In previous discussions of the play of Sir Thomas More much has been said about the opening 'ill May Day' scenes and little about the play's third and final phase, Sir Thomas's fall. In this short paper I want to look at the play's ending and at some associated problems.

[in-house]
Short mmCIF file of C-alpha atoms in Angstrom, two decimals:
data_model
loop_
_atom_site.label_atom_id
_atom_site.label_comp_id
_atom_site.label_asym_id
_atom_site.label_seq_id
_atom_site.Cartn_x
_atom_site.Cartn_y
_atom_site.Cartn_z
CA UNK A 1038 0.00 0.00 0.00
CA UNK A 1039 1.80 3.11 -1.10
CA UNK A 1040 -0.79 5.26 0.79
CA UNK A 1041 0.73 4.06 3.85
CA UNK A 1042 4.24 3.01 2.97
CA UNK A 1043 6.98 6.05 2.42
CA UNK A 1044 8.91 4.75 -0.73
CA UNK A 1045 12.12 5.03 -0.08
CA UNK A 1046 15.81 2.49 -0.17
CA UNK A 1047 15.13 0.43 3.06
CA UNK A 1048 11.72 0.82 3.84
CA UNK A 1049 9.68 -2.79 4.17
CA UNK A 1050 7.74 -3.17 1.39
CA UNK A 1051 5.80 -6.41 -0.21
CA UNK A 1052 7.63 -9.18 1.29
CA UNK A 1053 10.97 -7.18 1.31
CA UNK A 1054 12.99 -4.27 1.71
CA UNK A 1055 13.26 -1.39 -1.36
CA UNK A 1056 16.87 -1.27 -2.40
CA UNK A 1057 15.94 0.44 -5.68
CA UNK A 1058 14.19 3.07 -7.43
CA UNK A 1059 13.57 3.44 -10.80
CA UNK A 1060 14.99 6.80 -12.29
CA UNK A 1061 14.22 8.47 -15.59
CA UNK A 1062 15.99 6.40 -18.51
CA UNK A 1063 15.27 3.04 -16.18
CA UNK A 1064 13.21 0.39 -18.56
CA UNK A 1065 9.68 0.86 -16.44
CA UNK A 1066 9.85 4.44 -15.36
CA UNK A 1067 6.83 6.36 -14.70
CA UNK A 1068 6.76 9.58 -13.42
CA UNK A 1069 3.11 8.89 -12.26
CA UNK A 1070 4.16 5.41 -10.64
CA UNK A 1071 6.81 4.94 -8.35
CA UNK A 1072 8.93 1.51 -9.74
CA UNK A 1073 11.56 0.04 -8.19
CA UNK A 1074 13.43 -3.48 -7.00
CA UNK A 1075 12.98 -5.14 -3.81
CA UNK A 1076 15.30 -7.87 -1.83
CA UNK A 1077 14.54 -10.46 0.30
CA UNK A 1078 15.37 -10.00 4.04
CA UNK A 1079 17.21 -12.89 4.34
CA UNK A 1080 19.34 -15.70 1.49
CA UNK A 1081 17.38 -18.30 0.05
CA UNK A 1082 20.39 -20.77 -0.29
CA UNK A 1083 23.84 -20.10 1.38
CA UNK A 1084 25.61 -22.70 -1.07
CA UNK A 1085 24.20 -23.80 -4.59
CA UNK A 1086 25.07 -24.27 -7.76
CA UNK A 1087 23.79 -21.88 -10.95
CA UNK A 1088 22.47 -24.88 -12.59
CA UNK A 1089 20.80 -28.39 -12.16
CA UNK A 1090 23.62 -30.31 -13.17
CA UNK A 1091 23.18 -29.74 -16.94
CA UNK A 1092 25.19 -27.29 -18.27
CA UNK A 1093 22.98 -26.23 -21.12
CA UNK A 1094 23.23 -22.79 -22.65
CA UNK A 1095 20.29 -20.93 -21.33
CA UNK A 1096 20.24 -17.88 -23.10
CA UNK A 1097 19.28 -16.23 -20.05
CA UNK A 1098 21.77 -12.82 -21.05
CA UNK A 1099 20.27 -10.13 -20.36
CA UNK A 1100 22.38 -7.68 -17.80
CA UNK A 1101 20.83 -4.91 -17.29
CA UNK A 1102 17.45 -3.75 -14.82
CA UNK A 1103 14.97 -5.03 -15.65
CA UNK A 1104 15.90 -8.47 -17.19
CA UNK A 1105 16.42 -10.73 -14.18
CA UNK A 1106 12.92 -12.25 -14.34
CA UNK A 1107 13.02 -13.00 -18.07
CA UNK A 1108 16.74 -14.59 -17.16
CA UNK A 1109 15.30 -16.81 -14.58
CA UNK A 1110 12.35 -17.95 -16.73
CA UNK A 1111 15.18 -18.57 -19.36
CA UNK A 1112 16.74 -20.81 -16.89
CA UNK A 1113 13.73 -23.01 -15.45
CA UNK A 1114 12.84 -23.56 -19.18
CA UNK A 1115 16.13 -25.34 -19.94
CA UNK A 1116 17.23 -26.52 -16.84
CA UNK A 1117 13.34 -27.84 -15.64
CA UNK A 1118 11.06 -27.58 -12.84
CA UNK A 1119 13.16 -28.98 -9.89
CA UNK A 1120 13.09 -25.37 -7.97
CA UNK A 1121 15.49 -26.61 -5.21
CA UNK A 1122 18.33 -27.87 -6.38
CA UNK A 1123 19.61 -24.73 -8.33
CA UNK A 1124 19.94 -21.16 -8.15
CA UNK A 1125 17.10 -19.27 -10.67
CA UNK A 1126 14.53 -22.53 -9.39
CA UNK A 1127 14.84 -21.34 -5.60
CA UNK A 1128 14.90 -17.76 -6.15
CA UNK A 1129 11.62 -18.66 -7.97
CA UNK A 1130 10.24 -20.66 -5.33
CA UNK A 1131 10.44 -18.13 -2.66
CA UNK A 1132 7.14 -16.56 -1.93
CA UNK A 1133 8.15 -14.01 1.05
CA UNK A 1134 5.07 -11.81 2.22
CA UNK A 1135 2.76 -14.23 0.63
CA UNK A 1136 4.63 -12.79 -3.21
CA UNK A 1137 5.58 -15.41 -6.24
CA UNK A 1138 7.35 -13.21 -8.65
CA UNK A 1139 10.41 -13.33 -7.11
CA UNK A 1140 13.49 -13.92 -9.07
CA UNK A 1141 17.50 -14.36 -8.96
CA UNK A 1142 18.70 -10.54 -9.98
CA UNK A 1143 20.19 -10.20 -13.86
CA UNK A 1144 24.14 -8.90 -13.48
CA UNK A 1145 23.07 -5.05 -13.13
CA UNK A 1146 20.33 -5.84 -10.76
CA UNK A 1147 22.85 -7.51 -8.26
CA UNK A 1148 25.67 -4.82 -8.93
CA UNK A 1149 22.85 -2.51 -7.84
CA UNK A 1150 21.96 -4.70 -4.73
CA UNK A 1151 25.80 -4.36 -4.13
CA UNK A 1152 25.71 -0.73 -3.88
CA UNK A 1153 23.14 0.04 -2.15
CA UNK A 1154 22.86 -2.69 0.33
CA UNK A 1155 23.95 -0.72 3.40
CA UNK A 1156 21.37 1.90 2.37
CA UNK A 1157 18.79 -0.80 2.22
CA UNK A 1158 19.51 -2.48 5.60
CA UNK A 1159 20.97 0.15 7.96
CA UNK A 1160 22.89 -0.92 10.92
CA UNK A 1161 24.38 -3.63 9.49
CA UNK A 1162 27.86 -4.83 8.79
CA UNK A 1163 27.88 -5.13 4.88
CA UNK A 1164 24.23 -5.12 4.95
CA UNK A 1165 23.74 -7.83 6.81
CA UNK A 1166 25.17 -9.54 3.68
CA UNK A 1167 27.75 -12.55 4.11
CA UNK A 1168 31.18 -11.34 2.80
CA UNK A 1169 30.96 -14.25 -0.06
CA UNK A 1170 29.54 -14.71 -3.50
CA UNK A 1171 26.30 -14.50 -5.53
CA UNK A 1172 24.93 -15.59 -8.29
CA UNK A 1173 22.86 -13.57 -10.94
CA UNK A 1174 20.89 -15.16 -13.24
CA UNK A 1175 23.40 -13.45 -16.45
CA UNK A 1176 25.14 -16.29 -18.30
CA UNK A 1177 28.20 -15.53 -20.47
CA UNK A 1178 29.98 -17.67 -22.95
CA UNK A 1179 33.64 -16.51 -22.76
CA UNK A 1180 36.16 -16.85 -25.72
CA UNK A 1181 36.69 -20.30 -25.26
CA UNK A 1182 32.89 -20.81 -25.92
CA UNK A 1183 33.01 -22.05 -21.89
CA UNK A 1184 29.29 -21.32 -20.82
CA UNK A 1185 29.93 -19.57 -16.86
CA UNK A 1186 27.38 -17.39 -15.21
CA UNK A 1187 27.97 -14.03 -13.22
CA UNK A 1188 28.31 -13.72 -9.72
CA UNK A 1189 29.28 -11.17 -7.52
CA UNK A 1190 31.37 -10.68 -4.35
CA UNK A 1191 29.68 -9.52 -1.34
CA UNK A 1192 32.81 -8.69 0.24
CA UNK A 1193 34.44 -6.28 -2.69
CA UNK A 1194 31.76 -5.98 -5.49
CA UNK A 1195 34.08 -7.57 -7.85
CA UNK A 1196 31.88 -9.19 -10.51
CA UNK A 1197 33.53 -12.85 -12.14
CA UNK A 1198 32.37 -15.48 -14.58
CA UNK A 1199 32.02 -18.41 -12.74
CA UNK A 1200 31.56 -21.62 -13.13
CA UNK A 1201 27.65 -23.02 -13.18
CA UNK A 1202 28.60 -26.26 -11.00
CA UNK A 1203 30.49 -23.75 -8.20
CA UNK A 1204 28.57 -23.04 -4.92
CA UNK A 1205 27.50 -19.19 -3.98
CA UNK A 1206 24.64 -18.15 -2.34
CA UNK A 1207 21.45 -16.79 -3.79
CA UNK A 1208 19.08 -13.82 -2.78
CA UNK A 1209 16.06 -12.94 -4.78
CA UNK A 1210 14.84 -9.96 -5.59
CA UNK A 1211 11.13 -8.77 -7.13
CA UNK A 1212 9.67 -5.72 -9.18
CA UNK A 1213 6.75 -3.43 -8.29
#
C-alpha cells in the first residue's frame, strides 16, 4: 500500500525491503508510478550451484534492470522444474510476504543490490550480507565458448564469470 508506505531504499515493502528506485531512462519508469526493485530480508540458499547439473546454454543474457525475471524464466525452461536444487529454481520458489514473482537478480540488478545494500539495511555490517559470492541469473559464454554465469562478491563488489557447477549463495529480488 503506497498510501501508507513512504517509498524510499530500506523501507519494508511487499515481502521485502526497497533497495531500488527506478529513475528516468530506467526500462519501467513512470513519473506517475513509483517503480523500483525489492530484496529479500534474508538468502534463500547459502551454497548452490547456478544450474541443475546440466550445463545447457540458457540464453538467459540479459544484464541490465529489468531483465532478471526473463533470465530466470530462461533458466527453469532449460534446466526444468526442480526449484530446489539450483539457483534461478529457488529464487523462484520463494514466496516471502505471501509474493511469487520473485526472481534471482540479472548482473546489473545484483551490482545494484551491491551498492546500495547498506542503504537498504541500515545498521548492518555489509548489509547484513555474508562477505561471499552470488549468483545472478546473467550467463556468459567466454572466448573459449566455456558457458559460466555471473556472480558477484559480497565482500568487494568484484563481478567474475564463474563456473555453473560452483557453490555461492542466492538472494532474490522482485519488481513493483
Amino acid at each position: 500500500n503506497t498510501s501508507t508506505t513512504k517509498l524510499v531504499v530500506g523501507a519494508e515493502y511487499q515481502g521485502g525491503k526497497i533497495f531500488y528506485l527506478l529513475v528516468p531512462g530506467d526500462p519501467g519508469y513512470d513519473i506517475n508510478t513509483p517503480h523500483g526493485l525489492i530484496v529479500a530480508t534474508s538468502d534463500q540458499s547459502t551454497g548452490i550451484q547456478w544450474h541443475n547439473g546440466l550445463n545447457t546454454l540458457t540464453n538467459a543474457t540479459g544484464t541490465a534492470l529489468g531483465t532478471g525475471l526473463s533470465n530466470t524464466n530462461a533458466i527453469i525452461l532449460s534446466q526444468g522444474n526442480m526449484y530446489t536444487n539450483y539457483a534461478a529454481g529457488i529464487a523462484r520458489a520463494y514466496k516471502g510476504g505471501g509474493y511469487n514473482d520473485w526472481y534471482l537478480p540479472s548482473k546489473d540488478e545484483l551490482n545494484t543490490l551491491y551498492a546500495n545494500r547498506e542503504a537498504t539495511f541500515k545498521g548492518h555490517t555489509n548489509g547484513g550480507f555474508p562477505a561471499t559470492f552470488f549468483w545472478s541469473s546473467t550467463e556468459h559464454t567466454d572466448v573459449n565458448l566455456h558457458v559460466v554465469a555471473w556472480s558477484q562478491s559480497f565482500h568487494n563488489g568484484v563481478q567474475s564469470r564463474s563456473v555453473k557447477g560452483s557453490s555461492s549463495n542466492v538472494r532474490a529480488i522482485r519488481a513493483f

First, though, a question. What kind of play is it? Scott McMillin, in his important recent study, called it a history play, and, the history play being a 'hold-all' genre, perhaps rightly. I think, however, that a subgenre that became popular in the 1580s and 1590s provides a more useful label - the 'wise man play', which included Dr Faustus, Friar Bacon, John of Bordeaux, John a Kent and probably lost plays such as The Wise Man of Westchester. These plays celebrated the deeds of a non-aristocratic wise man who rises to be a friend of princes; he solves the prince's problems, plays tricks on others, and in some cases overcomes a rival wise man (Friar Bungay, John a Cumber; Sir Thomas More has a contest in courtesy with a rival scholar, Erasmus). Though Sir Thomas makes no use of magic, his play follows a recognizable model, which could end either as a tragedy, as does Dr Faustus, or with a hero still alive or even flourishing (Friar Bacon, John a Kent). I mention these alternatives because Munday and his fellow-dramatists could have ended the play with Sir Thomas as Lord Chancellor, loved and respected by all.
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